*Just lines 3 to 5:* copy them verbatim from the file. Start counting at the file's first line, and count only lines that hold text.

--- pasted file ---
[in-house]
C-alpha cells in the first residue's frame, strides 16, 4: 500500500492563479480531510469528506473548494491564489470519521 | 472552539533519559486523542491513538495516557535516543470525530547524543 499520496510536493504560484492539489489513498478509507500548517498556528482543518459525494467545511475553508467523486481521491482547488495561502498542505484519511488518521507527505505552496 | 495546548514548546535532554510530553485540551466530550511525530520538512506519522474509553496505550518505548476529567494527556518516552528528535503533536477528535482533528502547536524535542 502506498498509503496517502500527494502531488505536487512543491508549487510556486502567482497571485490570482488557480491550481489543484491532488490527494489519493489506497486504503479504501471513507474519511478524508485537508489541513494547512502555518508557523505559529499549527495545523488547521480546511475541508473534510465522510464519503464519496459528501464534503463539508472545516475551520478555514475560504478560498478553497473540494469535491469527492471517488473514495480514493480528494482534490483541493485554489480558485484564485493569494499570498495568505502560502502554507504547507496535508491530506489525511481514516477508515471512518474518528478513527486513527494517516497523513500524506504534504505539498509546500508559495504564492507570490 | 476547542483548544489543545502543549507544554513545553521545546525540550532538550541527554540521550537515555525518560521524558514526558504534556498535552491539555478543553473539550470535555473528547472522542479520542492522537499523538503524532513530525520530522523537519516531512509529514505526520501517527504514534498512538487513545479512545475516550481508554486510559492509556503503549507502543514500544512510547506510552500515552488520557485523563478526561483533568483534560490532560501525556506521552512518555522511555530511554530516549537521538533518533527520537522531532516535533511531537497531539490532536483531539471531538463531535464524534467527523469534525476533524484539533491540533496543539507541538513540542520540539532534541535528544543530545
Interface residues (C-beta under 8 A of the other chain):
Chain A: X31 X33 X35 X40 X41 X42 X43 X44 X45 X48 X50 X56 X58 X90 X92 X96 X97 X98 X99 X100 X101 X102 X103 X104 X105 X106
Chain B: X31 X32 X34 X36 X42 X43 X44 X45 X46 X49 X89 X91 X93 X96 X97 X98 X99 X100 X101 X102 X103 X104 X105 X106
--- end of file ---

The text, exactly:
Interface residues (C-beta under 8 A of the other chain):
Chain A: X31 X33 X35 X40 X41 X42 X43 X44 X45 X48 X50 X56 X58 X90 X92 X96 X97 X98 X99 X100 X101 X102 X103 X104 X105 X106
Chain B: X31 X32 X34 X36 X42 X43 X44 X45 X46 X49 X89 X91 X93 X96 X97 X98 X99 X100 X101 X102 X103 X104 X105 X106